The future of Musharraf will be decided by him more than anybody else. Because there is no other institution there - apart from the Army and the ISI - which can decide. I think the friends whom he listens to should make him understand that his survival depends upon giving up the path of Zia. The entire legacy has to be discarded in his own interests. It is not a question of pressure from India. Civil society in Pakistan, particularly in Punjab, is very much in favour of friendship with India. This major change has come because of the processes that I initiated - visas, travel, trade, people-to-people contacts. Even a few days back there was a big demonstration at the Wagah border saying "no terrorism; no war". That is the authentic voice of civil society in Pakistan, which is as seriously threatened by terrorism as we are. So if Musharraf sees this, then he can build very strong alliances within his country for bringing peace.

But isn't he a bit constrained since the Army in Pakistan has put down this touchstone of Kashmir by which all relations with India will be governed?

I would say that we should draw the line between terrorism and these other issues. There are several ways of building good relations - like the approach that Nawaz Sharif and I (and later Shri Vajpayee) had taken. The SAARC route, ultimately, is the way we have to take. This is the longer route and there is no short-cut.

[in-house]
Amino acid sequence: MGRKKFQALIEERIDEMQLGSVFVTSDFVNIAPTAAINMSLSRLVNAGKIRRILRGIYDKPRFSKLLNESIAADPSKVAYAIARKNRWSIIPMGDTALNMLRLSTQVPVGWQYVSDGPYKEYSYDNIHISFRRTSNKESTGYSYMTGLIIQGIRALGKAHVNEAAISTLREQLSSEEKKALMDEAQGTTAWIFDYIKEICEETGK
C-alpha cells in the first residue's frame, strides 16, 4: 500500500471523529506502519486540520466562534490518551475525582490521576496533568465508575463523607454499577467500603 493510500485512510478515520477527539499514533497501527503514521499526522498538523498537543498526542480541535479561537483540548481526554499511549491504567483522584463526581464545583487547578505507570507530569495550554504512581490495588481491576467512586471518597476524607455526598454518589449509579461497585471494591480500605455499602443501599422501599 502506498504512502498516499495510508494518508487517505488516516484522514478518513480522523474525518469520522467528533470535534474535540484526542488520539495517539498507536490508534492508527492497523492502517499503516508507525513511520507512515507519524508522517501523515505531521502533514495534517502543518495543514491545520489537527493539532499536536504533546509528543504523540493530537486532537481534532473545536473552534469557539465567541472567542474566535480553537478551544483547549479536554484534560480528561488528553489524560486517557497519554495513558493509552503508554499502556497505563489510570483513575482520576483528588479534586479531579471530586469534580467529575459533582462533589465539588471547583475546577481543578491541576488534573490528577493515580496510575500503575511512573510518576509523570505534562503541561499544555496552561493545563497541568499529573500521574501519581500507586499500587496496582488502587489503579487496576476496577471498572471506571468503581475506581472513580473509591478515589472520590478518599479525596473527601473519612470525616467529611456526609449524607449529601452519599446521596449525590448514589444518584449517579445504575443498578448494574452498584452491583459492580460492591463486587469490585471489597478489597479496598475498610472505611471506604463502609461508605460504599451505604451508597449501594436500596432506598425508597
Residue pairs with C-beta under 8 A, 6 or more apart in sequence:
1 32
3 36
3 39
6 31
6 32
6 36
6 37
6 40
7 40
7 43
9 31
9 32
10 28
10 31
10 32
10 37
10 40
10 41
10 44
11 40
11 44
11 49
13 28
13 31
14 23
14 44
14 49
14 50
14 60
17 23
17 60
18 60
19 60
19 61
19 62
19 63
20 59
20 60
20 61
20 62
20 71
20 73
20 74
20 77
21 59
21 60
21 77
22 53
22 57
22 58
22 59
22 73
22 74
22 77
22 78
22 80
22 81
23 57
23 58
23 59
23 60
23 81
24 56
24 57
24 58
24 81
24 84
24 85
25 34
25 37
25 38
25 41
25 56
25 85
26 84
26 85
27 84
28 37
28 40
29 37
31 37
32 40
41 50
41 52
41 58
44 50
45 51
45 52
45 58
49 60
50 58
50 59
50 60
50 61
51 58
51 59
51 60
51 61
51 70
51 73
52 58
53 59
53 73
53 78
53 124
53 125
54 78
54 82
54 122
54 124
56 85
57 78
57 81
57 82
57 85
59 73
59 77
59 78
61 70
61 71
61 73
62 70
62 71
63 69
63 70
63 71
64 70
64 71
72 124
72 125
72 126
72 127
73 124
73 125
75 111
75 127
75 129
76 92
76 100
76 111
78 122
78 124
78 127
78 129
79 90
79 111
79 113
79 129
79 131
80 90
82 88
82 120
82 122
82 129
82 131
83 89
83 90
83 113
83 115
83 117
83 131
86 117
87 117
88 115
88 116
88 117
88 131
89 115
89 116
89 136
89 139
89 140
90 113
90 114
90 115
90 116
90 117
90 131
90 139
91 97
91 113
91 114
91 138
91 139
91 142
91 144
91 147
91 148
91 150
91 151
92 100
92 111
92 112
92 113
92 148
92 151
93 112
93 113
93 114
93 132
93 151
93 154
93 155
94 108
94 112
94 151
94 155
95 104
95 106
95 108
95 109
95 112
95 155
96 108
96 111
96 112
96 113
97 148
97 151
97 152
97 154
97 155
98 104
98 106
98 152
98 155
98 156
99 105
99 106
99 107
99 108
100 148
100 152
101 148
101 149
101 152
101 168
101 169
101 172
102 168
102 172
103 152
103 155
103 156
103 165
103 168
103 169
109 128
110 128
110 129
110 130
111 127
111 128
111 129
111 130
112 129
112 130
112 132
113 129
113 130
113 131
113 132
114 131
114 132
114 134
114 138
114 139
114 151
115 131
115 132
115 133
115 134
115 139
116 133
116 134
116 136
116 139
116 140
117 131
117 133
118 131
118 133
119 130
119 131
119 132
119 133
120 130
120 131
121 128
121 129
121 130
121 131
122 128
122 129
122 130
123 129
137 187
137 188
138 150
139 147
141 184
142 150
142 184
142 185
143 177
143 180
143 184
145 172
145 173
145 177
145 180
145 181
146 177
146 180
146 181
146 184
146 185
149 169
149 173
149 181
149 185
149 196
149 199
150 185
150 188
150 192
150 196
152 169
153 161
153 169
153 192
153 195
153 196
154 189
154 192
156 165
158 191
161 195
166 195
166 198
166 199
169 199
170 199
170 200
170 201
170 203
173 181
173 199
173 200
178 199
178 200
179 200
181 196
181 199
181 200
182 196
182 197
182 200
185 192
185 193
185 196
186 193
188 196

There is now a strong sense that Musharraf may hand over authority to a civilian government.

Handing over power and democracy are two different things. Democracy is not a gift from anyone. As we have seen in this country, democracy is a self-perpetuating system. And unless the people are able to choose their own representatives, whose continuity for a certain period of time can be taken for granted, Pakistan will continue to suffer.

But are there no lessons here for our handling of the Kashmir situation?

I would look at the Kashmir situation in two parts. One, as the hangover of Partition, and the other as internal. I think the present government has to do a lot more to satisfy our own people. When Prime Minister Vajpayee declared a ceasefire and for six months there was no political movement, that was unfortunate. When the elected Assembly of Jammu and Kashmir passed a resolution on autonomy, it was dismissed out of hand. I think we need to give a credible assurance to the people of Jammu and Kashmir that the next elections will be free and fair. That does not mean that I am questioning the credibility of the previous elections - that would be used as propaganda and would also arouse tempers. All the same,we must take steps to ensure that we will help civil society in the State to invite impartial and credible observers from within the country - not from outside - to look into the elections and its conduct. Once we move in that direction, many things will settle down. It would then be more difficult for those who are against elections to stay away.